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UPDATE: Vaillant wins prestigious prize for non-fiction 2023

Powell River Public Library to host author of Fire Weather November 28


Announced on November 16, Fire Weather: A True Story from a Hotter World, by BC author, John Vaillant, has been named winner of the Baillie Gifford (BG) prize for non-fiction 2023. The annual award ceremony took place in London England, hosted at the Science Museum.

According to the The Baillie Gifford prize website: The award is open to authors of any nationality and covers all non-fiction in the areas of current affairs, history, politics, science, sport, travel, biography, autobiography and the arts.

The winning author receives £50,000 ($85,000 Canadian dollars) and since it was the 25 year anniversary for the British prize, the other shortlisted authors would also received £5,000 or over $8000 Canadian dollars.


BC award-winning author of The Golden Spruce, John Vaillant, has been gathering data and researching the world’s changing climate for the past seven years in order to prepare his newest nonfiction book, Fire Weather.

“We are on a trend right now,” said Vaillant. “The shift in climate is coming from the south; we saw Australia, we saw California, and this year, Washington State, Southern BC and Northern BC [referring to increase in wildfires].”

From Vaillant’s research, he comes to the conclusion that the planet is going through a regional and planetary regime change. Some called it a “phase shift.”

“That’s going to be our experience of the 21st century, seeing those changes take place and they are not going to be evenly distributed,” said Vaillant. 

Climate changes are taking place all over the world; however, how we experience it will be different, depending on many factors, including personal, cultural, political and economic factors, he added.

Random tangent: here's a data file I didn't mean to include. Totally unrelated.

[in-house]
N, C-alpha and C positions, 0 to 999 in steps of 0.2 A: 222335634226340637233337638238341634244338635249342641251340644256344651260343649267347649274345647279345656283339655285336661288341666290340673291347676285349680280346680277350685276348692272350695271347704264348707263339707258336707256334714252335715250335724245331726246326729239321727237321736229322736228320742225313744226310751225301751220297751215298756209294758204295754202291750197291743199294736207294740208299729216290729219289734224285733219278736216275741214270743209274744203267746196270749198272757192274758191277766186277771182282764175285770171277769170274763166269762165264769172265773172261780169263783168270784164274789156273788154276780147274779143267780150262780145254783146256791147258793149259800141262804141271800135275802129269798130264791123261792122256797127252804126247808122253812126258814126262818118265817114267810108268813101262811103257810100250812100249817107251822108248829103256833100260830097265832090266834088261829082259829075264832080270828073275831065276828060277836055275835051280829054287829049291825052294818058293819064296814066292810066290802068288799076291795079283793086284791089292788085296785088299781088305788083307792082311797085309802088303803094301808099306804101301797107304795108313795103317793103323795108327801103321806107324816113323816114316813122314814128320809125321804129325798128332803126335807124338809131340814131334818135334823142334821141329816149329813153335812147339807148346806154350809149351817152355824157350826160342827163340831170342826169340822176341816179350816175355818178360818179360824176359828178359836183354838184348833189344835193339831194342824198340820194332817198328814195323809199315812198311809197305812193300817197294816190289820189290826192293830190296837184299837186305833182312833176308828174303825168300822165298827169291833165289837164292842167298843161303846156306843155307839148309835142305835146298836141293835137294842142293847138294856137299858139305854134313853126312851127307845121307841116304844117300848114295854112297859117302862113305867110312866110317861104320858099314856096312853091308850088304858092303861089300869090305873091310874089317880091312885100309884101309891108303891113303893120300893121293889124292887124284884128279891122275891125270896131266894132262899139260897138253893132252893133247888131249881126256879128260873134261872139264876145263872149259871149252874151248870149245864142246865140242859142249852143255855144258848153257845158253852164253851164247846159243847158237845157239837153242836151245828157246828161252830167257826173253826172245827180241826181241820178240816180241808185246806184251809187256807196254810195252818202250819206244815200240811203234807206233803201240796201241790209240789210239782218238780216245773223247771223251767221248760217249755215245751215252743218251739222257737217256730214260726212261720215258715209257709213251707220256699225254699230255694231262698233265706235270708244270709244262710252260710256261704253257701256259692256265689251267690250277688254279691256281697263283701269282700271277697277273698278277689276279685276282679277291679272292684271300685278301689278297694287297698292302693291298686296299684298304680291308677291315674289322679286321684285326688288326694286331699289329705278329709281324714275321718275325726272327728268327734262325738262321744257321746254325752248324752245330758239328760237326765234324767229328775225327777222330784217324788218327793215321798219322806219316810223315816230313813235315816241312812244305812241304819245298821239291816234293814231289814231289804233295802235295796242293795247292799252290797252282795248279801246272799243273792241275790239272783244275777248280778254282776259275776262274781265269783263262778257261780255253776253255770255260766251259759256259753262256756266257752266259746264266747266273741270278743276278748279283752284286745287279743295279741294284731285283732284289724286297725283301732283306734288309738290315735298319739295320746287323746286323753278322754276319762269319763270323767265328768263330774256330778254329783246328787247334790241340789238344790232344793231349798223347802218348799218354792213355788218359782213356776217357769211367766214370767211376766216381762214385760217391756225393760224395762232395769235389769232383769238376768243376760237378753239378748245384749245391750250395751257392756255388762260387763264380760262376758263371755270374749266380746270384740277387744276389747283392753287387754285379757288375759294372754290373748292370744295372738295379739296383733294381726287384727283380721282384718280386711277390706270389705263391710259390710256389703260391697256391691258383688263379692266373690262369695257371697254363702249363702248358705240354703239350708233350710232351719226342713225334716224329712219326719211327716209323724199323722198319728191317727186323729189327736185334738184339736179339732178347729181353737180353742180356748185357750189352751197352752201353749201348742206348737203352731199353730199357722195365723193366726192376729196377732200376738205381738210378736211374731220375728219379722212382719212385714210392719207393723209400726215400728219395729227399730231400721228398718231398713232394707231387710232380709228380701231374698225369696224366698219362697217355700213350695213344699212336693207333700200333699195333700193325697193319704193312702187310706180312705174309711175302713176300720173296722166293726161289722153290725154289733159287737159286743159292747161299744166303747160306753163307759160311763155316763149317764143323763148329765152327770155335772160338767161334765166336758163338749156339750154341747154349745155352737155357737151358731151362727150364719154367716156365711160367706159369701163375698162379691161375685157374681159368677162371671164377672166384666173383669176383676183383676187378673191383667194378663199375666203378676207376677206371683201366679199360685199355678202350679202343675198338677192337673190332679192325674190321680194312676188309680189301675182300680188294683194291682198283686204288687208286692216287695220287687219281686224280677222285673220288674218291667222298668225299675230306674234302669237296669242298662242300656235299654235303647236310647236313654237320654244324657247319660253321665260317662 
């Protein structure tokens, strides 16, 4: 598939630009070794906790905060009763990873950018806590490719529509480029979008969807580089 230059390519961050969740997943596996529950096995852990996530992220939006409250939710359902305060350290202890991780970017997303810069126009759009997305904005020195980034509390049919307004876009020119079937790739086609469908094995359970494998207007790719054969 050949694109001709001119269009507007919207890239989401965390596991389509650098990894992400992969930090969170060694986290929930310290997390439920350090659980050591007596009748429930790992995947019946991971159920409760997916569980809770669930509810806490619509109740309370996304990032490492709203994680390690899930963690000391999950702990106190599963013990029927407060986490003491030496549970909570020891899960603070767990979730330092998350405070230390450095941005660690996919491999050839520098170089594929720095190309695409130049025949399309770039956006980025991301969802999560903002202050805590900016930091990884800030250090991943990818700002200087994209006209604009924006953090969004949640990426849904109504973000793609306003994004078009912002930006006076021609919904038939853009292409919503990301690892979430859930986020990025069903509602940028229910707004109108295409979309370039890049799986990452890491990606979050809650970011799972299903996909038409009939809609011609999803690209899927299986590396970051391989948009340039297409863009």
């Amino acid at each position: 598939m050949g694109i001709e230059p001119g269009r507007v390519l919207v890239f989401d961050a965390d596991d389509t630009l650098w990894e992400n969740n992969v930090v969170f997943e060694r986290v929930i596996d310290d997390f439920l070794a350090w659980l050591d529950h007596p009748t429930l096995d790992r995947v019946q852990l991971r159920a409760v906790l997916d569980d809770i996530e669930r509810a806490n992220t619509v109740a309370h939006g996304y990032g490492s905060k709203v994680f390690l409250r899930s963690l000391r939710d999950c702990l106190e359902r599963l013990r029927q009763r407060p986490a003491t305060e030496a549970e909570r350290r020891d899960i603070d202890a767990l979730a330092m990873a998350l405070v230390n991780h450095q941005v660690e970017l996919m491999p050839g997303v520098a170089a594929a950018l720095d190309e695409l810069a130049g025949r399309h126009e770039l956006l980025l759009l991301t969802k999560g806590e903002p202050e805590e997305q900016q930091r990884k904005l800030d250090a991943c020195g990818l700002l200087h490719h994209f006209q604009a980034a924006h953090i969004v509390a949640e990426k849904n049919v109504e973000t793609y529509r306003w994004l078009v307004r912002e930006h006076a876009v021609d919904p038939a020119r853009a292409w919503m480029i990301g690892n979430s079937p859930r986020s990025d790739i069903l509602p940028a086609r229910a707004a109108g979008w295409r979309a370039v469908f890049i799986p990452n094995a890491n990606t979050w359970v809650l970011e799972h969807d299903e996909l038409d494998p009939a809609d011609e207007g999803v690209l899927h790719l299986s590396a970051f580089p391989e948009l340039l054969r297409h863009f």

“Based on everything I have seen and studied over the past seven years, our sense of what we can expect cannot be based on past experience,” said Vaillant. “For example, California has had a 300 per cent increase in snowpack this year, after a series of hellacious wildfire years. What we are going to get is a see-sawing of extremes.”

The author referenced the qathet region, saying that although it seems to be experiencing less instability than the southern Sunshine Coast (with drought), and could be a wet, stable little pocket, he believes that could change any time. 

Fire Weather begins in the oil and gas hub of Fort McMurray in May 2016. The town was torched by a wildfire that destroyed neighbourhoods and drove 88,000 people from their homes in a day.

“The Boreal Forest encircles the northern-hemisphere and it’s been going through a gradual change,” said Vaillant. “What we are seeing in Siberia and Russia are bigger, hotter fires. We have this sense of what the Boreal forest is: huge, vast, rivers, lakes and trees, that’s our sense of it.” 

Vaillant said that, unfortunately, this view is outdated.

“We are increasingly seeing rivers all over the world drying up, like the Amazon, the Rhine and Seine; these are famous rivers we think of as constant,” he added. 

Valiant started looking at larger systems to get a sense of climate stress indicators. 

“It doesn’t matter if you are talking about Antarctic ice, sea surface temperature off the coast of Ireland, coral reef bleaching off the coast of Australia or forest fires in Canada, everywhere on earth has local indicators of climate distress,” said Vaillant.

Like in previous books Vaillant has written, he looks at confounding human behaviour, which he said is a factor in how we deal with climate change, and behaviour that goes against long term survival, in order for short term gain.

“People have loyalty to the status quo; if things are going reasonably well, you want to keep doing that thing,” said Vaillant. “But that’s being disrupted now, and people don’t want to give [carbon fuel] up.”

Vaillant testified to the Canadian Parliament on October 16, when he said “the oil industry is a fire industry, a CO2 industry, a climate change industry. Big Oil knew the threat of fossil fuel burning and suppressed the evidence. The result is staggering levels of climate fire. Temperatures in the Fort McMurray fire hit 500 degrees celsius.

“What Shell is doing, and Exxon abandoning their low-carbon projects and doubling down on the profit, they are expanding production, and not even attempting to greenwash,” said Vaillant. “They have their gloves off and saying ‘to hell with the rest of you and the planet.’”

Vaillant will be presenting Fire Weather at Powell River Public Library on Tuesday, November 28.

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